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The truthiness of ESG criticism
When it comes to the critics of ESG investing there are a couple of often-repeated arguments that I really can’t stand. They have the quality of truthiness to them, or what academics sometimes call more politely “as if” arguments. For my younger readers, the term truthiness was coined by Stephen Colbert during his days on Comedy Central hosting The Colbert Report. The always accurate (just kidding) Wikipedia defines truthiness as:
Truthiness is the belief or assertion that a particular statement is true based on the intuition or perceptions of some individual or individuals, without regard to evidence, logic, intellectual examination, or facts.
One such truthiness argument in investing that you might have seen is the argument that the rise of index funds and ETFs make markets inefficient and cause stock market bubbles. This may be true if index investors account for 100% or at least the vast majority of assets under management, but today, the assets managed by index funds are typically less than 30% of all assets and so a clear minority. Claiming that the rise of index funds creates stock market bubbles simply ignores this fact (or assumes that the remaining 70% of active investors are unable to form an independent opinion and blindly follow benchmark indices, which isn’t flattering either).
In ESG investing, one such argument is that portfolios managed with an ESG overlay have to underperform conventional portfolio because it is an “optimisation with additional constraints.”
The argument is that ESG investing equals investing with constraints like the exclusion of oil & gas companies from the portfolio. Thus, modern portfolio theory dictates that the efficient frontier cannot lead to the same return as an efficient frontier that includes these stocks.
The fault of this argument is twofold.
First, it assumes that ESG investing is the same as excluding certain companies or sectors from the portfolio. This is how many people still approach ESG investing and it is, quite frankly, the worst way to do it. I have argued before that exclusions not only do not work but are counterproductive.
Luckily, serious ESG investors have moved on from exclusions a long time ago. The next iteration of ESG used to be the best-in-class approach, which allowed ESG portfolios to invest in all sectors but only in the best companies in each sector with the lowest ESG risk. This approach is at the heart of every ESG index you can find. Best-in-class investing has its very own problems and you should not consider the next few paragraphs as me endorsing best-in-class investing, but it is easy to show that this modification of ESG investing already refutes the argument that ESG investing cannot possibly have the same risk-return trade-off as conventional investing. Take a look at the performance of the MSCI World Index vs. the MSCI World ESG Leaders Index below.
MSCI AC World vs. MSCI AC World ESG Leaders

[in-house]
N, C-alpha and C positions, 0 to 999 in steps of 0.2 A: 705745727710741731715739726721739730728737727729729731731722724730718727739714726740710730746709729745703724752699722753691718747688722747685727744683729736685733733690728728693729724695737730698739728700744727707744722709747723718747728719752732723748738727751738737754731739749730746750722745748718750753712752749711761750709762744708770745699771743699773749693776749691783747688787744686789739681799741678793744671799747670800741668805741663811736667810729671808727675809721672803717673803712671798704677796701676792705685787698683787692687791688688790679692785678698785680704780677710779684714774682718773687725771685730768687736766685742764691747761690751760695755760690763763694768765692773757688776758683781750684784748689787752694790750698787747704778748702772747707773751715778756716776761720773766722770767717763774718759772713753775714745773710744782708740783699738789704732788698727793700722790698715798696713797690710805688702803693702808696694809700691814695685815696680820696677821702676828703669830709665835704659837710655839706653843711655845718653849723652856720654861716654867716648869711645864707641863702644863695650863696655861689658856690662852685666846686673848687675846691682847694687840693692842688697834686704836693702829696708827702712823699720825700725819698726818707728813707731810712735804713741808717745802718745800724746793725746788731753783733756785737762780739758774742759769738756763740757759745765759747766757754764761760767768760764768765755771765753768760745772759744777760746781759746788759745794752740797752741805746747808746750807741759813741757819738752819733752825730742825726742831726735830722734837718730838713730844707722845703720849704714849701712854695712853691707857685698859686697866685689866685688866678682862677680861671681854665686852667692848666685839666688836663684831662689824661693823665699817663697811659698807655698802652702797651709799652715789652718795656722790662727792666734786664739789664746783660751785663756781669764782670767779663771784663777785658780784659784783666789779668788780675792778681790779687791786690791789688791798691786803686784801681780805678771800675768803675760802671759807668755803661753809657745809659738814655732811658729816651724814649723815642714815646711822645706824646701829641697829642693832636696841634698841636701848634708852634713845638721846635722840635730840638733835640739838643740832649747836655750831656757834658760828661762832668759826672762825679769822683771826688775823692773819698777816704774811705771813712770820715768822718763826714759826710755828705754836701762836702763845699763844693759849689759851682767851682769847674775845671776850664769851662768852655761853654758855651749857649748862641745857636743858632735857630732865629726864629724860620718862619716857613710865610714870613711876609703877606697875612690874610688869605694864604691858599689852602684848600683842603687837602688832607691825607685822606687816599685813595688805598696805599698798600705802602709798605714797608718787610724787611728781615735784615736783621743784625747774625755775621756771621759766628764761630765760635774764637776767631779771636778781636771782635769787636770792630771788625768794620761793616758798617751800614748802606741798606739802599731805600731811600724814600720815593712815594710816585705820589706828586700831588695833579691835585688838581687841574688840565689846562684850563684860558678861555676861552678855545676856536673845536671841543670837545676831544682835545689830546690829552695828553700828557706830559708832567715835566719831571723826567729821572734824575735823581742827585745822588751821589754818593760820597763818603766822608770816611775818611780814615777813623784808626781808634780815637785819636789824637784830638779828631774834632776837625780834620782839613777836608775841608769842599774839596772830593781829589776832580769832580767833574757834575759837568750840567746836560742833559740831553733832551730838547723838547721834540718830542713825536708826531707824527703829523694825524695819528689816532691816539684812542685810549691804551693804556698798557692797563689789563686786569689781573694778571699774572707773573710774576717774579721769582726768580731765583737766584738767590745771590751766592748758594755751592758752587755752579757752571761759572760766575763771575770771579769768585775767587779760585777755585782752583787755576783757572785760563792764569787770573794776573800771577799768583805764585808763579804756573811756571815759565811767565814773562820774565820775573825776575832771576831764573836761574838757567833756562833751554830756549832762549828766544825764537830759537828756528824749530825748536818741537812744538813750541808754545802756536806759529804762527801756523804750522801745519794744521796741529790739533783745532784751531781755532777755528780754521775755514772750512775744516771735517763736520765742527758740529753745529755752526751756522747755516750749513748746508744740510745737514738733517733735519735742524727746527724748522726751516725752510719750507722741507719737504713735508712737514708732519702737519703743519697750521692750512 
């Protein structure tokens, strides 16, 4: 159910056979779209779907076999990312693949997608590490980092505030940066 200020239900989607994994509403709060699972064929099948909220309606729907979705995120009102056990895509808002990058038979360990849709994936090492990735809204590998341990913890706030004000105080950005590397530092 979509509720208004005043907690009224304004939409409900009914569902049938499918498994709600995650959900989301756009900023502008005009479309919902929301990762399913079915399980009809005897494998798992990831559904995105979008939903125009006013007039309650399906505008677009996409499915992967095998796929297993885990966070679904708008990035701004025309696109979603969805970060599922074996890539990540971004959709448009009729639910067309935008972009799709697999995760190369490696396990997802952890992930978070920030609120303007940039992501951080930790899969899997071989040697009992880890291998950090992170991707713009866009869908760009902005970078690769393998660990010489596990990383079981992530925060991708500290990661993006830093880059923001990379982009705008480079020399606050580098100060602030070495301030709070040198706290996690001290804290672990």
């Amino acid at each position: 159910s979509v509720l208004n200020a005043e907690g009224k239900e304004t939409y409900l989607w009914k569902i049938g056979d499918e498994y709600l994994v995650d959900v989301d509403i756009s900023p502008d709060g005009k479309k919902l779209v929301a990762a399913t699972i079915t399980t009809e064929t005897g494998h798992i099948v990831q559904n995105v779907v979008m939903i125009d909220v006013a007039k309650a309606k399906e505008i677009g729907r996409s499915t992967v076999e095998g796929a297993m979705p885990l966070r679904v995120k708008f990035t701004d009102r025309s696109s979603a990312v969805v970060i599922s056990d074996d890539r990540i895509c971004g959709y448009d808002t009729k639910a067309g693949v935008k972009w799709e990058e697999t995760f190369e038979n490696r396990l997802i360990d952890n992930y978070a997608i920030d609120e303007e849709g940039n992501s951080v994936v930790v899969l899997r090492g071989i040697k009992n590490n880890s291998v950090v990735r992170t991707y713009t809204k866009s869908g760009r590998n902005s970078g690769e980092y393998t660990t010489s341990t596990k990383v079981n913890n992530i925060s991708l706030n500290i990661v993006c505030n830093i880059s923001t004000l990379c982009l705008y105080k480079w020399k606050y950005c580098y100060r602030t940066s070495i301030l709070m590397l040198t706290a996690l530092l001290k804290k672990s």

There is virtually no difference between the two indices. Technically, the annualised performance of the ESG index since its inception in 2007 is 5.35% and of the conventional MSCI index, it is 5.32%. You can do the same exercise with regional and country indices and you will always come up with the same results. ESG indices have performed virtually identical to conventional indices over the last decade or more.
That, by the way, shouldn’t surprise you, because the best-in-class approach allows investors to mimic conventional approaches as closely as possible and this is exactly what most ESG indices were set up to do: Be as close to the conventional market index as possible.
We know that the majority of active fund managers do not outperform conventional market indices and since ESG indices have virtually the same performance as conventional indices, this also means that the majority of active fund managers do not outperform ESG indices.
Which brings me to the second fault in the argument against ESG investing. Saying that ESG investing has to underperform conventional investing because it is optimisation with additional restrictions is a theoretical argument that may be true in an ideal world but isn’t true in practice. Modern portfolio theory assumes that we are able to forecast future returns, volatilities, and correlations between assets with extreme precision. But in reality, there are estimation errors around every forecast. The recent Presidential election in the United States has once more shown this to be true. If you are among the people who were surprised about the closeness of the race between Biden and Trump, you either have not understood estimation errors or not paid attention.
The same is true for portfolio optimisation. I have written about estimation uncertainty and how it ruins your investment process in the real world here, here, here, here, here, here, here, here, and here. I should think that lesson has sunk in now, but obviously not.
In the end, the uncertainties around your forecasts are so much bigger than any constraints that modern ESG investing (i.e. fully integrated ESG investing as a method to manage investment risks) may put on your portfolio.
People who continue to make the argument that ESG investing is constrained optimisation make an argument as if they are uneducated about the subject or as if they are unwilling to learn about it.